Author: Benjamin Schmid(Bene.Schmid at gmail.com) History: 2007/04/20: First public version Limitation: Requires Java3D to be installed. Installation: Download ImageJ_3D_Viewer.jar to the plugins folder, or subfolder, restart ImageJ, and there will be a new command in the Plugins menu, "ImageJ 3D Viewer". Description:
Find here a screencast which shows some of the viewers feature (file size: 60 MB, duration: about 15 minutes).
Before you start off, make sure you have Java3D installed in your Java JRE. If you are not sure whether Java3D is installed on your machine, simply download Java3Dexample.jar and start it (double-click on Windows or Mac, java -jar Java3Dexample.jar from a console under Linux). If you can see a rotating cube and no error or exception pops up, you are fine. If this is not the case, see here for a plugin which installs Java3D for you.
This plugins offers both Texture-based volume rendering and surface reconstruction and visualisation. Common to both is the limitation to 8-bit stacks, be it 8-bit grayscale images or 8-bit indexed color images. Note at this point that you can always convert an RGB image to an 8-bit color image. If you need an example stack, try this.
In order to invoke the volume renderer, open your image stack and click on "ImageJ 3D Viewer" in the plugins menu. A dialog pops up, asking you whether you want to display a volume or a surface. Select "Volume" here:
A second dialog appears, asking for a few parameters, which you can just ignore if you don't know what they mean:
You can rotate the brains using the left mouse button, or zoom using your middle mouse button and drag. The "Hand" tool in ImageJ's menu bar has to be selected therefore.
If you want to view a surface at a certain intensity threshold, choose "Surface" instead of "Volume" in the initial dialogue, just after clicking "ImageJ 3D Viewer". The appearing dialog is similar to the one used in Volume rendering, but additionally asks for the value of the threshold. As surface reconstruction algorithm the well-known marching-cubes algorithm is utilised.
Before the surface is extracted, an average gray value is calculated for each voxel including all specified channels.
You can do several things with the contents of the 3D world: You can rotate them, you can move them, and you can zoom in and out. In order to rotate and translate, the HAND tool in ImageJ's toolbar must be selected. To rotate, just drag with the left mouse button. To translate, press the SHIFT-key and drag simultaneously with the left mouse button. For zooming, the MAGNIFIER tool from ImageJ's toolbar must be selected. You can then zoom in and out by dragging vertically in the 3D world.
|Operation||ImageJ tool||How to do it|
|Rotate||HAND tool||Drag with the left mouse button|
|Translate||HAND tool||Press the SHIFT key and drag with the left mouse button|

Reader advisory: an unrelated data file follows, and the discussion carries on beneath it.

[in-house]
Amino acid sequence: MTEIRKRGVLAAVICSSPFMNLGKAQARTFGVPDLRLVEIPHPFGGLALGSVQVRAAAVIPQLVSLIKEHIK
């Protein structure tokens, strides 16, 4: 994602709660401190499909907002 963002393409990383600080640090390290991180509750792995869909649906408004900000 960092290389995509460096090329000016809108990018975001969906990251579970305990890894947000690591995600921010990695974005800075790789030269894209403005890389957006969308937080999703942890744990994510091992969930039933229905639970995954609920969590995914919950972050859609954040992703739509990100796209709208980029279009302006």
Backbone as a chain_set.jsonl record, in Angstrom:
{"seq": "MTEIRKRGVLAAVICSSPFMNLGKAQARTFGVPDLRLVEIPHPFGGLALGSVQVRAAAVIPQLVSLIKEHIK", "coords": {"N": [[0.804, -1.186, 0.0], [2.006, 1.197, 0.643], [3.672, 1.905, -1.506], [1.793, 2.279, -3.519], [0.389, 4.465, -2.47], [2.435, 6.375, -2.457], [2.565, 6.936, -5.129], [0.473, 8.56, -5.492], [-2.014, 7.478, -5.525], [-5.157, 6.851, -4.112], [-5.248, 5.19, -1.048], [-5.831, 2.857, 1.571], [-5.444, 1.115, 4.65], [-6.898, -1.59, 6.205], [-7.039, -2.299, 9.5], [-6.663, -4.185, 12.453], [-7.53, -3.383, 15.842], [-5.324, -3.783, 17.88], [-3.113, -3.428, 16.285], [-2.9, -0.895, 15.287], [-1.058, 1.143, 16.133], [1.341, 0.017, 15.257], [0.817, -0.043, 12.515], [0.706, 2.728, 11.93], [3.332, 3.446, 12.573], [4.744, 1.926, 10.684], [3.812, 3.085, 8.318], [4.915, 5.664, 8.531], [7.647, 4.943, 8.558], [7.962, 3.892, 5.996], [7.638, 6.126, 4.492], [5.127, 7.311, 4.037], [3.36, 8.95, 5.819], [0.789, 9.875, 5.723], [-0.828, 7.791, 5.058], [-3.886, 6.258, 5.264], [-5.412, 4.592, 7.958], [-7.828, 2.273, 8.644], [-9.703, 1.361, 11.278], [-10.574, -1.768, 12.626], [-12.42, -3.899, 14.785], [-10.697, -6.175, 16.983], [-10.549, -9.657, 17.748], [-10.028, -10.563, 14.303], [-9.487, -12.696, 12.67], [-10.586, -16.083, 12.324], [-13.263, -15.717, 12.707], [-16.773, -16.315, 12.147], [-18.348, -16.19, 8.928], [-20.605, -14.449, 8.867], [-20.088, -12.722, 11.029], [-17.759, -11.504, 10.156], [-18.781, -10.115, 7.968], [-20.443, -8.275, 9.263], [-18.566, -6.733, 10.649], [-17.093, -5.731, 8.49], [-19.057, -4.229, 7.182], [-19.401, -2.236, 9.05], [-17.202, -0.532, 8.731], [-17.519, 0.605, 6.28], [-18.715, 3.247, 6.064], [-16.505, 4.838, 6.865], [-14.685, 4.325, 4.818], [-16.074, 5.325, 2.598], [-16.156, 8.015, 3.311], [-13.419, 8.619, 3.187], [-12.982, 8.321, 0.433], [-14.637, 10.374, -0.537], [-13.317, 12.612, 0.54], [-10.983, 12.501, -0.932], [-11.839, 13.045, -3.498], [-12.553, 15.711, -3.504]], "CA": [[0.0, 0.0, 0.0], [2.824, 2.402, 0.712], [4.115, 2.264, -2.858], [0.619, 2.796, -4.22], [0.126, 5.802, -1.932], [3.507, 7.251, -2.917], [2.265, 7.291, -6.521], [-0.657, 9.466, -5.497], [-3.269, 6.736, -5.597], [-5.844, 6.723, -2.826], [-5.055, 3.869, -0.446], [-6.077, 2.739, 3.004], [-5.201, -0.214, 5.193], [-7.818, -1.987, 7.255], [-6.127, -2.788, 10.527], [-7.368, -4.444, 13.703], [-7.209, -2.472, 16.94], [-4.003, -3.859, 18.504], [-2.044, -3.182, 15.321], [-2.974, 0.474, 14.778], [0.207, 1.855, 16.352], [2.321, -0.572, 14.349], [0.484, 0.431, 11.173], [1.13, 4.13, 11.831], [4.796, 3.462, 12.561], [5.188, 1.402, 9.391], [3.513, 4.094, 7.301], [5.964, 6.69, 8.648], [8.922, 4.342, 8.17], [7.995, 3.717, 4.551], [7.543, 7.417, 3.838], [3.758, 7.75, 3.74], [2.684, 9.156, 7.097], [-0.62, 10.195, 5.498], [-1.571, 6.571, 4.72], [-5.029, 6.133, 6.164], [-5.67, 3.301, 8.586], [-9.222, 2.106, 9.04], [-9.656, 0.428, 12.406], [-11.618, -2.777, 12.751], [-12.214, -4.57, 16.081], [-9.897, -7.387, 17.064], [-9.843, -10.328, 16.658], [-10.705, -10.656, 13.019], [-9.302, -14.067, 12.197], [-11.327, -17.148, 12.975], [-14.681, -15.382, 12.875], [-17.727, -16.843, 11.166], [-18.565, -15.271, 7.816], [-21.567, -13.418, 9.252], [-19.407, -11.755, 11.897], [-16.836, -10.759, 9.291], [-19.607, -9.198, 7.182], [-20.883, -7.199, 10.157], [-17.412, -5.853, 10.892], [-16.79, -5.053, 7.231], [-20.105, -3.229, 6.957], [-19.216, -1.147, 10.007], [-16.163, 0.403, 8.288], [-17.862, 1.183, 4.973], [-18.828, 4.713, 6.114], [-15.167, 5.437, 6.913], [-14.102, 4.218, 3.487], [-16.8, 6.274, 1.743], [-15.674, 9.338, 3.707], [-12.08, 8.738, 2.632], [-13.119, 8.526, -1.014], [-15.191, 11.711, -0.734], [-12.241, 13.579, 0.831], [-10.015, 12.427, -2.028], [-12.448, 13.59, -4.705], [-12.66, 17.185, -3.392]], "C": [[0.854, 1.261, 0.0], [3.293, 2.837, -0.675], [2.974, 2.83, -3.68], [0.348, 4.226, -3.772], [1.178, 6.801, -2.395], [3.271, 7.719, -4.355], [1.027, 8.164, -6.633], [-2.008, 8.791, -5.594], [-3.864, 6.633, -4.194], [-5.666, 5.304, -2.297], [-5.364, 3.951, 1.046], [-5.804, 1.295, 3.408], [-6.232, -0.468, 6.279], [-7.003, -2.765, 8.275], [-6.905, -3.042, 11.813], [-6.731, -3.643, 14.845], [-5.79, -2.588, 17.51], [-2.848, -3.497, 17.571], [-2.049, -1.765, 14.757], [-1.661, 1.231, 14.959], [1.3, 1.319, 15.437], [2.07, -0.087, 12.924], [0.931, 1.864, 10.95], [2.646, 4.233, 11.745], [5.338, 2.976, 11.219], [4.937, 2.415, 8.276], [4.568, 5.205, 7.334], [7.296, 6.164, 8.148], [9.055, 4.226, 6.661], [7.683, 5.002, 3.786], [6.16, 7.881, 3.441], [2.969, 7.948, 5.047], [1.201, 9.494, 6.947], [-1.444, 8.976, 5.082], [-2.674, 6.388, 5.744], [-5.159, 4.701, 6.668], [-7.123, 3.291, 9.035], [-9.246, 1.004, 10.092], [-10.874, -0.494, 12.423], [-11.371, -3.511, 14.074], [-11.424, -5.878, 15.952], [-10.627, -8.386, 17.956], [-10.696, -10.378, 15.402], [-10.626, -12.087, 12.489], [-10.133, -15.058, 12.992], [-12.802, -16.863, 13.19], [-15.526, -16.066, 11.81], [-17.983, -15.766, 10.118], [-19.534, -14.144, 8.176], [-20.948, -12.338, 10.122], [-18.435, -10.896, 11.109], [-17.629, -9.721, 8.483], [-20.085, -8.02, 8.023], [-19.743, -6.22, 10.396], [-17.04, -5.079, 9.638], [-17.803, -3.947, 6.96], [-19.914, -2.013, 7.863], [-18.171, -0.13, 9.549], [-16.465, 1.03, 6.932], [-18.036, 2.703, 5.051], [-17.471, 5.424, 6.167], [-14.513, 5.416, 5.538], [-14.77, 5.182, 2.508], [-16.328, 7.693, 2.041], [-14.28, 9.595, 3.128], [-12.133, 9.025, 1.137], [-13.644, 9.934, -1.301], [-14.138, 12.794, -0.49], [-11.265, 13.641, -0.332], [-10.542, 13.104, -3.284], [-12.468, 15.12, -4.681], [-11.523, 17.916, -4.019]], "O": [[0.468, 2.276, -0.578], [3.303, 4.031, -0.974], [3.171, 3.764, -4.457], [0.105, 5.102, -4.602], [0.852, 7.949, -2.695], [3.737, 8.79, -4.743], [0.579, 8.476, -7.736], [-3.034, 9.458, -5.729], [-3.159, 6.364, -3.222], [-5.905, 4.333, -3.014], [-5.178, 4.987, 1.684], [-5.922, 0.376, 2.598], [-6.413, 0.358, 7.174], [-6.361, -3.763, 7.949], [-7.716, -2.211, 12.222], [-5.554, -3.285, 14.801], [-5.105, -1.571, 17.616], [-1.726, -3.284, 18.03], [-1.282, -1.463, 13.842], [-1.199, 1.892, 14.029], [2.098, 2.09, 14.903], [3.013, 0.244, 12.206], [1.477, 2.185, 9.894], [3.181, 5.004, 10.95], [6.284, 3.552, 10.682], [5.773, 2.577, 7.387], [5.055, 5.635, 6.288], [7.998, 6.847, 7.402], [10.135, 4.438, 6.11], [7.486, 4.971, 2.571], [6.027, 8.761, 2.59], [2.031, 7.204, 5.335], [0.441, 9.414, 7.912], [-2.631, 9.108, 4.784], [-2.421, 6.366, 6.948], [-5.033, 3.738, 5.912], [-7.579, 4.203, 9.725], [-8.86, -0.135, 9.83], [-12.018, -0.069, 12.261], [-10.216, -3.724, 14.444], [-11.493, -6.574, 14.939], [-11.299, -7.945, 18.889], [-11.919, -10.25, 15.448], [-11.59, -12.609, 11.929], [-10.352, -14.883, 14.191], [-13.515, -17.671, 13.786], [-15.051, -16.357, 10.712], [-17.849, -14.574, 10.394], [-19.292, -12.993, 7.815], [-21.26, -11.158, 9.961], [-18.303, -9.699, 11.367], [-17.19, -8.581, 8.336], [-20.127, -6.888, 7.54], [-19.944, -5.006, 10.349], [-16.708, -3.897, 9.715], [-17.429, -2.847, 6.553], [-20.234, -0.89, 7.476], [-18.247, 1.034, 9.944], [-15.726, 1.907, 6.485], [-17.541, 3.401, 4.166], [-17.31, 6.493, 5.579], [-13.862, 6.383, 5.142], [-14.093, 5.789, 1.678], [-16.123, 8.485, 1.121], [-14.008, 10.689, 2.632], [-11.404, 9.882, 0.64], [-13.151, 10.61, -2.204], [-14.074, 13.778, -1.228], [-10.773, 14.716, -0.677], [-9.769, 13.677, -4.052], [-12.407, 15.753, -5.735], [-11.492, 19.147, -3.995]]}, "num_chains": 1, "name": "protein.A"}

|Zoom||MAGNIFIER tool||Drag with the left mouse button|
Since it is possible to have more than one content in a 3D world, one has
to distinguish, if one wants to rotate/translate the whole world or just one
of the contents.
If you just want to work with one content, you have to select it before. Selection is done by left-clicking on a content. A brief message will appear for a few seconds which shows the name of the selected content. Then you can rotate and translate as described above. Zooming is not possible for a single content.
If you got lost, you can at any time select "Reset view" from the "3D Viewer" menu. It will place all objects where they have initially been.
The Viewer3D menu offers some ways to work with the content of the 3D world:
You can add other volumes, meshes (reconstructed surfaces). You can also delete them or change their color. For this, you have to select a content, by clicking on it.
"Fill selection" offers a powerful way to edit a volume (this doesn't work with surfaces) and with the volume your original stack: Open therefore a volume, select the Freehand Selection Tool of ImageJ's toolbar, and draw a ROI around the region you want to fill. Afterwards, click on "Fill selection" in the 3D Viewer menu, and wait, until the image is reloaded. The part you selected is filled with black color.
It might happen that you'd like to create a short movie, e.g. for presentations, showing your 3D world rotating or zooming. This is also possible. To do that, Click in the menu on "Start recording", then select ImageJ's Hand tool, rotate your content, and click on "Stop recording". An image stack opens, showing your rotation from slide to slide. You can store this stack as a movie file by saving it in AVI format.
Using ImageJ's GIF Stack Writer you can also create animated GIFs like the one you see above.
If you want a smoother movie, you can animate the 3D world. This will rotate the world about a vertical axis at the origin. Note that if you have moved objects in the 3D world, the vertical axis through the origin might no longer pass the center of the object. Animation is started and stopped using the commands from the "3D Viewer" menu.
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